Generic Medicine Info
Indications and Dosage
Overactive bladder
Adult: For the symptomatic treatment of urinary frequency, urgency, and/or urge urinary incontinence: As extended-release or prolonged-release tab: Initially, 25 mg once daily, may be increased to 50 mg once daily after 4-8 weeks according to patient's response and tolerability. Dosage and treatment recommendations may vary among individual products or between countries (refer to specific product or local guidelines).
Special Patient Group
Patients with renal impairment who are concurrently taking strong CYP3A inhibitors (e.g. ketoconazole, itraconazole, ritonavir, clarithromycin): Severe (eGFR 15-29 mL/min/1.73 m2): Not recommended. Mild to moderate (eGFR 30-89 mL/min/1.73 m2): Reduce dose to 25 mg once daily.

Patients with hepatic impairment who are concurrently taking strong CYP3A inhibitors (e.g. ketoconazole, itraconazole, ritonavir, clarithromycin): Mild (Child-Pugh class A): Reduce dose to 25 mg once daily. Moderate (Child-Pugh class B): Not recommended.
Renal Impairment
ESRD (eGFR <15 mL/min/1.73 m2) or patient on haemodialysis: Not recommended. eGFR 15-29 mL/min/1.73 m2: Do not exceed 25 mg once daily.
Hepatic Impairment
Moderate (Child-Pugh class B): Do not exceed 25 mg once daily. Severe (Child-Pugh class C): Not recommended.
XR tab: May be taken with or without food. Swallow whole, do not chew/crush/divide.
Severe uncontrolled hypertension (systolic blood pressure ≥180 mmHg and/or diastolic blood pressure ≥110 mmHg).
Special Precautions
Patient with controlled and less severe hypertension, history of QT prolongation, clinically significant bladder outlet obstruction, benign prostatic hyperplasia, history of post-void residual (PVR) volume >200 mL. Patients receiving antimuscarinic agents to treat overactive bladder or drugs known to prolong QT interval. Patients with renal or hepatic impairment concurrently taking strong CYP3A inhibitors. Renal and hepatic impairment. Children. Pregnancy and lactation.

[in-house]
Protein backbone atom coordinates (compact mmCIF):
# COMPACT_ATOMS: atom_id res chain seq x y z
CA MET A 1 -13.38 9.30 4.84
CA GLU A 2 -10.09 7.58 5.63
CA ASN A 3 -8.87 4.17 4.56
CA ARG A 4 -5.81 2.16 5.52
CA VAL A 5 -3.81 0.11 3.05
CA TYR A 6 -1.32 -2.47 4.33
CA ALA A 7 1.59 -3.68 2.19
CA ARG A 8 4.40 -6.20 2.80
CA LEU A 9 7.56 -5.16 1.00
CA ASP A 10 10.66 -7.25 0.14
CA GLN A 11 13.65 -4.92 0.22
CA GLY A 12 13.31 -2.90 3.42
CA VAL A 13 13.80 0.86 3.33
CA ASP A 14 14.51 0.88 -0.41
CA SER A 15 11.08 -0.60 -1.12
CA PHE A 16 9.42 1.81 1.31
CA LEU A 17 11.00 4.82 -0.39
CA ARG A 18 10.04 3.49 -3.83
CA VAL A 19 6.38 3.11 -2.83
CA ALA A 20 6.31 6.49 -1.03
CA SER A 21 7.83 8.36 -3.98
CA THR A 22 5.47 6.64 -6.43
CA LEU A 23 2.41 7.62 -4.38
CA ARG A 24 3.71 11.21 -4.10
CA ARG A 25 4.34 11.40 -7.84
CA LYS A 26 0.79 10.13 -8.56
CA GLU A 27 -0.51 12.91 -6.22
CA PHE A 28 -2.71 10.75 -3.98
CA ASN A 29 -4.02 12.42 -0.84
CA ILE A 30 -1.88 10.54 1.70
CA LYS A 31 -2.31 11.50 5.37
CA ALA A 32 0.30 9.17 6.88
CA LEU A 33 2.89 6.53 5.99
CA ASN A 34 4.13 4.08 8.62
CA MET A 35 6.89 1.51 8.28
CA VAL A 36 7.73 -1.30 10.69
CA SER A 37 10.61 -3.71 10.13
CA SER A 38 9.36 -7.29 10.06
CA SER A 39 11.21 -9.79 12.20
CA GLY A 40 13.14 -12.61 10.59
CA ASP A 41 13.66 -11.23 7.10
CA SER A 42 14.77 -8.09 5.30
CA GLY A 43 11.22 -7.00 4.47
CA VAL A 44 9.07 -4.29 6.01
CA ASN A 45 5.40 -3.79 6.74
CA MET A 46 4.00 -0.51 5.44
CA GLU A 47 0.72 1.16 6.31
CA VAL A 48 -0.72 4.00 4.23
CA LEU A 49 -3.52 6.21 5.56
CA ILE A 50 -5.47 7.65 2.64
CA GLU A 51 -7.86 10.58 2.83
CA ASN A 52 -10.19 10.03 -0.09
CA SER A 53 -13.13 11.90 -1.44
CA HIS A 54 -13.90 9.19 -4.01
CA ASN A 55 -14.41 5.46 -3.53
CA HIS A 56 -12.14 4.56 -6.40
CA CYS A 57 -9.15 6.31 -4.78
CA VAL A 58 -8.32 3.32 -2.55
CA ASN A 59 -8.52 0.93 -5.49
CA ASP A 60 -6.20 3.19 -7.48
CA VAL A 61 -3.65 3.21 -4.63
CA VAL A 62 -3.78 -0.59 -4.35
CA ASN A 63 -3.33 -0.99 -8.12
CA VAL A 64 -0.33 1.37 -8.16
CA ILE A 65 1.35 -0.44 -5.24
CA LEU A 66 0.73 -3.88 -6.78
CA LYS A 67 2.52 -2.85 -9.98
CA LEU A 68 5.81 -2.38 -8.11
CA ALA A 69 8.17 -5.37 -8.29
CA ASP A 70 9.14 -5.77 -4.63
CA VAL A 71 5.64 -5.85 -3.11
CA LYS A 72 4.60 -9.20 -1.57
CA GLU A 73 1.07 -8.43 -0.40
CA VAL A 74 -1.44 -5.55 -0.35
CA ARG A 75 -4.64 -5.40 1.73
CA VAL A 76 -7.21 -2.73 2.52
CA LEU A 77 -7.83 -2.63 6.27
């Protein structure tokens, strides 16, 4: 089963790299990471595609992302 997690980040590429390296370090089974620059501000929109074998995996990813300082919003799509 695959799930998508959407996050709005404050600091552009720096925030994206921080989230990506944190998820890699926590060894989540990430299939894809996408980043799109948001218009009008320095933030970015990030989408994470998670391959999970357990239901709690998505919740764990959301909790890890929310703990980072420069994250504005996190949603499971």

Adverse Reactions
Significant: CV effects (e.g. hypertension, tachycardia, palpitation); urinary retention, particularly in patients with bladder outlet obstruction.
Cardiac disorders: Atrial fibrillation.
Gastrointestinal disorders: Nausea, constipation, diarrhoea, dry mouth, dyspepsia, gastritis.
Investigations: Increased GGT, AST, and ALT.
Musculoskeletal and connective tissue disorders: Joint swelling, back pain.
Nervous system disorders: Headache, dizziness.
Psychiatric disorders: Insomnia, confusion.
Renal and urinary disorders: UTI, cystitis.
Reproductive system and breast disorders: Vaginal infection, vulvovaginal pruritus.
Respiratory, thoracic and mediastinal disorders: Nasopharyngitis, sinusitis.
Skin and subcutaneous tissue disorders: Urticaria, macular or papular rash, pruritus.
Potentially Fatal: Angioedema involving the face, lips, tongue and/or larynx.
Patient Counseling Information
Women of childbearing potential should use effective contraception during treatment.
Monitoring Parameters
Monitor blood pressure at baseline and periodically during treatment; PVR at baseline and when clinically indicated. Assess for signs and symptoms of urinary retention.
Symptoms: Increased pulse rate and systolic blood pressure. Management: Symptomatic and supportive treatment. Monitor pulse rate, blood pressure and ECG.
Drug Interactions
Increased exposure with strong CYP3A inhibitors (e.g. ketoconazole, itraconazole, ritonavir, clarithromycin). Decreased serum concentration with CYP3A or P-gp inducers. May increase the serum concentration and exposure of CYP2D6 substrates (e.g. metoprolol, thioridazine, desipramine, imipramine, flecainide, propafenone), P-gp substrates (e.g. digoxin, dabigatran), and warfarin. Increased risk of urinary retention with antimuscarinic agents (e.g. solifenacin, tolterodine, darifenacin).